HWDI: Housing Benefits for Administrators

Hello all. Hope everyone is well. My apologies. I haven’t posted here in awhile. Lucky for me, it’s fall break at Webster University. I’m hopped up on gas station coffee and ready to write.

Let’s talk about where and how your university administrators live. Some colleges pull out all of the stops for their top employees: free housing, maid service and security guards. It’s doubtful your university wants this information on the front page of the campus newspaper, so you can’t expect much help the PR office. But a simple check of your university’s 990 Form can tell you about these benefits and which administrators are receiving them.

Be careful, though, because the information will not be current. At Webster, 2011 pay data was only released last May, per government filing. So how did we cover a breaking story about our provost moving into a university house? First, non-Gorloks, follow me into the time machine.

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Okay, maybe not that far back.

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Public Records: Form 990s

A fundraiser that bombed. A steady climb in legal fees each year. A significant increase in pay for an administrator. If you’re a student journalist at a private university or college, these are all possible stories that could be uncovered with a Form 990.

The document, filed annually with the IRS, allows the government and the public to evaluate the operations of non-profits across the country. The government uses the form to determine if a non-profit is fulfilling its mission and still deserves its tax-exempt status.

As news editor, the story pitch process with staff reporters can be like pulling teeth. S0 instead of clearly stealing ideas from the university blog, I urge reporters to take a look at the 990. If you’re creative and read it carefully, you can have great story ideas at every pitch session for the rest of the semester.
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Public Records: 10 Story Ideas from the 990 Form

1. Independent Contractors. How much did your university pay its top five contractors? Do any have Board of Trustee or administrative connections? How many firms received over $100,000 in payment, compared to other colleges?

2. Lobbying. How much does your school pay in lobbying fees? Who are its lobbyists? And what is your university lobbying for? (Yes, your university lobbies.)

3. Administrative pay. What everyone whats to know. How does faculty pay increases compare to the head-honchos. How does it compare to others? Are they getting other perks, like a house, a loan or membership fees?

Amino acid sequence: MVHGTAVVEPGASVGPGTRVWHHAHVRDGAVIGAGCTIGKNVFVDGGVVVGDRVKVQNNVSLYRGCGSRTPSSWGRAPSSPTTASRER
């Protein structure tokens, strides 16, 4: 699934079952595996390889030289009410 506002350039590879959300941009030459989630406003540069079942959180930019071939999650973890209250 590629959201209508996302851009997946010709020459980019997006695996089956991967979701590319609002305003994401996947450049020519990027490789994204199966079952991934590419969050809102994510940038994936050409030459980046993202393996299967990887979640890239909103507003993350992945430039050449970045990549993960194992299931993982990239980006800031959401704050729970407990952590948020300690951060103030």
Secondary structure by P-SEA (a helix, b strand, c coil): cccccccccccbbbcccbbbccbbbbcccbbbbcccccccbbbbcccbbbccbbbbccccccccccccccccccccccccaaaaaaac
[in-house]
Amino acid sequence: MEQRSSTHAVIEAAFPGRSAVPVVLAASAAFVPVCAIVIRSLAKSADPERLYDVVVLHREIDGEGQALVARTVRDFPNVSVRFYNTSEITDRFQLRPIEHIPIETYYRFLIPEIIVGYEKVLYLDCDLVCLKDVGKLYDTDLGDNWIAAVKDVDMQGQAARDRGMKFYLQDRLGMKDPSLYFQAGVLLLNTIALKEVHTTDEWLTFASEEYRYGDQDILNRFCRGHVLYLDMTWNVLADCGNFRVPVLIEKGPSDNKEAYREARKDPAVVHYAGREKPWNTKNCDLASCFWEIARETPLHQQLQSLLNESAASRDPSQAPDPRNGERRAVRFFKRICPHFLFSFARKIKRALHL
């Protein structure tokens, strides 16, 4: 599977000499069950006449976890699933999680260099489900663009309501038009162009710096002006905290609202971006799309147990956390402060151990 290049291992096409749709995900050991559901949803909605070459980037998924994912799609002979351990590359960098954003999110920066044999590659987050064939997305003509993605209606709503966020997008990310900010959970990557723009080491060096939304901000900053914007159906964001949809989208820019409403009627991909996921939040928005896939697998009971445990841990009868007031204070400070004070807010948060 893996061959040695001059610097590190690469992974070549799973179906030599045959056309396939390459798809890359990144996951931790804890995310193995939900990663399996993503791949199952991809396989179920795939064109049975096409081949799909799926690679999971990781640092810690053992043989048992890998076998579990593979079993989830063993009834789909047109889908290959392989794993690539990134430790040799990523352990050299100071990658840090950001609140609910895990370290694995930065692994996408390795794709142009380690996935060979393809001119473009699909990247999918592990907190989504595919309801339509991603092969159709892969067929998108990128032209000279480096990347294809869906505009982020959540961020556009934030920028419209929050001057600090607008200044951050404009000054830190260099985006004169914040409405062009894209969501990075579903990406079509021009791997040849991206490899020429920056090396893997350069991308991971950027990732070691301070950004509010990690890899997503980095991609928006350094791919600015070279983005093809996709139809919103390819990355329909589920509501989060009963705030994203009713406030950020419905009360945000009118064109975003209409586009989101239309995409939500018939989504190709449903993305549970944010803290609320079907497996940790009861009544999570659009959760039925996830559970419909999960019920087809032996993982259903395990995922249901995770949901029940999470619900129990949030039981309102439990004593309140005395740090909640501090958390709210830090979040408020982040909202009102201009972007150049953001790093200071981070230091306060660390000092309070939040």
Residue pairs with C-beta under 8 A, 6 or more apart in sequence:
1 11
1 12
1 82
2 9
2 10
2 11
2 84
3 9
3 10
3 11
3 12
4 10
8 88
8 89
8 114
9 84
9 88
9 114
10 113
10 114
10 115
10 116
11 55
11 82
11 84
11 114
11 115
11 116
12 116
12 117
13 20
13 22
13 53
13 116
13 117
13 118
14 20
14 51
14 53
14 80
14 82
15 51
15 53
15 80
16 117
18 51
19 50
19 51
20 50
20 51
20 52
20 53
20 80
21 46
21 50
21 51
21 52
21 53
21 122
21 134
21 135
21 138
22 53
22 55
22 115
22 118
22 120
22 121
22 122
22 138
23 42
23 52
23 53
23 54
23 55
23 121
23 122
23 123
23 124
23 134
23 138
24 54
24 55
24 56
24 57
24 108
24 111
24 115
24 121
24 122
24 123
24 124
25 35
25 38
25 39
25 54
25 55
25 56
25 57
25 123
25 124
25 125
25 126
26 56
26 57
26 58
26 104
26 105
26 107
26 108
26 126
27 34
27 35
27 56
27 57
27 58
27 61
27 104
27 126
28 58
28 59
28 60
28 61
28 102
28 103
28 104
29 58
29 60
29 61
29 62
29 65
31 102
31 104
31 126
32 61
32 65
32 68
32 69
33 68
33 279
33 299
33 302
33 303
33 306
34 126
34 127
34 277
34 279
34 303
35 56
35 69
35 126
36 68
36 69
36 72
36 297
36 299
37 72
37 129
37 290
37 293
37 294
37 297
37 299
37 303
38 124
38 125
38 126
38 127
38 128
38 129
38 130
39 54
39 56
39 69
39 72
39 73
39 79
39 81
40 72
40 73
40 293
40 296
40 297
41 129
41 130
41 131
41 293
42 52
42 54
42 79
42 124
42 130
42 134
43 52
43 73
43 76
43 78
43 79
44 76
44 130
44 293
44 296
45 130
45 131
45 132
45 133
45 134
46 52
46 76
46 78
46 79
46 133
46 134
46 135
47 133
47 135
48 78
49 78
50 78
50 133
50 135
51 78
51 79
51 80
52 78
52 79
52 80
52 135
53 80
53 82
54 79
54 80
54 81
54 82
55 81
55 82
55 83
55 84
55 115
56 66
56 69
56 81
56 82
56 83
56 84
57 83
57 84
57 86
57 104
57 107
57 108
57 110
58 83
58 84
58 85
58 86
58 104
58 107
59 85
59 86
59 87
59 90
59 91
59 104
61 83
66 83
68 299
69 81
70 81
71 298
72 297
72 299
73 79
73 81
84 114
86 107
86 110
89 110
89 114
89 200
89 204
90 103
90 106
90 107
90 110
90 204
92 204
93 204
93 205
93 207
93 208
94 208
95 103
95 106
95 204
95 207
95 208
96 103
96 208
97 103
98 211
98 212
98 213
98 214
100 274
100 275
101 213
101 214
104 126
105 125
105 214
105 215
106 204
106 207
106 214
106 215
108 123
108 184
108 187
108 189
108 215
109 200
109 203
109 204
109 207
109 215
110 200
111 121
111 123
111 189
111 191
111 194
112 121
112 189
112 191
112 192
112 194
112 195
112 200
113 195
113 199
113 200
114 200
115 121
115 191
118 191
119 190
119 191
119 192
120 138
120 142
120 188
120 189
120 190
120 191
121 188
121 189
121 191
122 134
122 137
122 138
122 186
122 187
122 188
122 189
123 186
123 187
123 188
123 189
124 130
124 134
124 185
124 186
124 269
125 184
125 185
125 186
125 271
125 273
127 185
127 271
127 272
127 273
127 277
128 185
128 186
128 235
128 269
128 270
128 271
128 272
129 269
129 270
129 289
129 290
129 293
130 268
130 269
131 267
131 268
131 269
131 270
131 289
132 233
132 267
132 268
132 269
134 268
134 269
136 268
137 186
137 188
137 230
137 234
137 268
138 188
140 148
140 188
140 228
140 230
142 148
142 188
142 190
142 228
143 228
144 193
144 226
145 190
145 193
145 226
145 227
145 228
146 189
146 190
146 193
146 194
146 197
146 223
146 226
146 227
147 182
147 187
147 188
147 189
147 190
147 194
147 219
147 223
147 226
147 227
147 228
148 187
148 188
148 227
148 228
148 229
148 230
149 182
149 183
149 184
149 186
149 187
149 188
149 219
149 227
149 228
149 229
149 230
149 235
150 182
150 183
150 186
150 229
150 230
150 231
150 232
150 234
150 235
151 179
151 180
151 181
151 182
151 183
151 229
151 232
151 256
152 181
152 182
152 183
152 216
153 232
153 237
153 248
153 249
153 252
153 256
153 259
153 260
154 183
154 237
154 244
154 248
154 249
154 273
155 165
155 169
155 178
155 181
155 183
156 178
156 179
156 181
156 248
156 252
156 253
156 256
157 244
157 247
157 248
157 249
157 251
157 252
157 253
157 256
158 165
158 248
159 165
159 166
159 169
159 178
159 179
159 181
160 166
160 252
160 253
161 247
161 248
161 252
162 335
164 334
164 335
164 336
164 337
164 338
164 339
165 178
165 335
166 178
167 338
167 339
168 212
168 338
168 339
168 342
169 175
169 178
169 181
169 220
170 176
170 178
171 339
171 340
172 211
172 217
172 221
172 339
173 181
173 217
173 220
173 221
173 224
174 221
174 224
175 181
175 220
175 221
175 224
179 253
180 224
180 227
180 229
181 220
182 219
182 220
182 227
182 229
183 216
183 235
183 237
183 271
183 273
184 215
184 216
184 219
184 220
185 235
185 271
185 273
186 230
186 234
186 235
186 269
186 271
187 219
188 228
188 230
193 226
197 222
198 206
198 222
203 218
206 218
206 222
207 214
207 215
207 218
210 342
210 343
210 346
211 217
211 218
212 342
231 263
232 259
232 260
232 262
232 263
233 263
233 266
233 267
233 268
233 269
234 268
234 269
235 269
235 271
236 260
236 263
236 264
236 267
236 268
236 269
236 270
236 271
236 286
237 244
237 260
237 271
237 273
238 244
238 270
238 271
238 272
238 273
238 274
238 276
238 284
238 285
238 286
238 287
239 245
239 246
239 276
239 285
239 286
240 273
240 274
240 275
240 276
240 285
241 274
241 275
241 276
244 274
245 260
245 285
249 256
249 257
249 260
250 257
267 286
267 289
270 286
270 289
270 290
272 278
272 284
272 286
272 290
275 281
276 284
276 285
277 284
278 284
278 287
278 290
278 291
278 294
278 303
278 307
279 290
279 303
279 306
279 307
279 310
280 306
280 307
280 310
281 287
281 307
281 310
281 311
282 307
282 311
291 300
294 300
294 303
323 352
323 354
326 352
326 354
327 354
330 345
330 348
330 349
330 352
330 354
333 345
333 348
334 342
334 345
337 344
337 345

4. Endowment Funds. Increase? Decrease? How much in scholarships awarded? How much went to administrators?

5. Fundraiser activities and events. How successful were the fundraisers? How much did they bring in? How does the operation work?
Continue reading Public Records: 10 Story Ideas from the 990 Form

Multimedia Tool: STORIFY

Screen shot 2013-06-02 at 6.43.48 PMTWEETS – Storify  – Want to compile tweets and Facebook statuses from several disgruntled students? Perhaps you would like to list a series of live-tweets from an event? Use a Storify account to compile these updates and embed them into your story.

See: http://websterjournal.com/2011/11/02/coming-back-from-environmental-conference-wses-has-some-new-ideas-in-store-for-webster/

See: http://websterjournal.com/2012/09/04/breaking-news-city-council-votes-yes-on-ordinance-8753/

See: Friends, followers say farewall to Patrick Powers

FEEDLY, THE BEAST: The news you consume is what you report

With the demise of the Google Reader, the RSS Reader Feedly (free) has become a clear favorite among news fanatics and journalist alike. In the wake of Google’s announcement that it would shutter the Google Reader, Feedly reported 3 million users had created accounts for its service, I being one of them. Since then, I’ve become a Feedly-addict and check it constantly for updates and story ideas.

My Feedly Home Screen
My Feedly Home Screen

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Hello, Internet. Let me tell you what we’re doing here.

First posts are always awkward, so I’ll be quick with this one. This blog is about investigative journalism, public records and multimedia and reporting tools for college journalists. Many of the posts will be about at the work my colleagues and I  are doing at Webster University in St. Louis. However, if I come across something really exciting, I’ll pass it on to you. Thank you for visiting my blog and talk to you soon.

Feel free to contact me on Twitter @danbauman77.

A blog about public records, data journalism and other stuff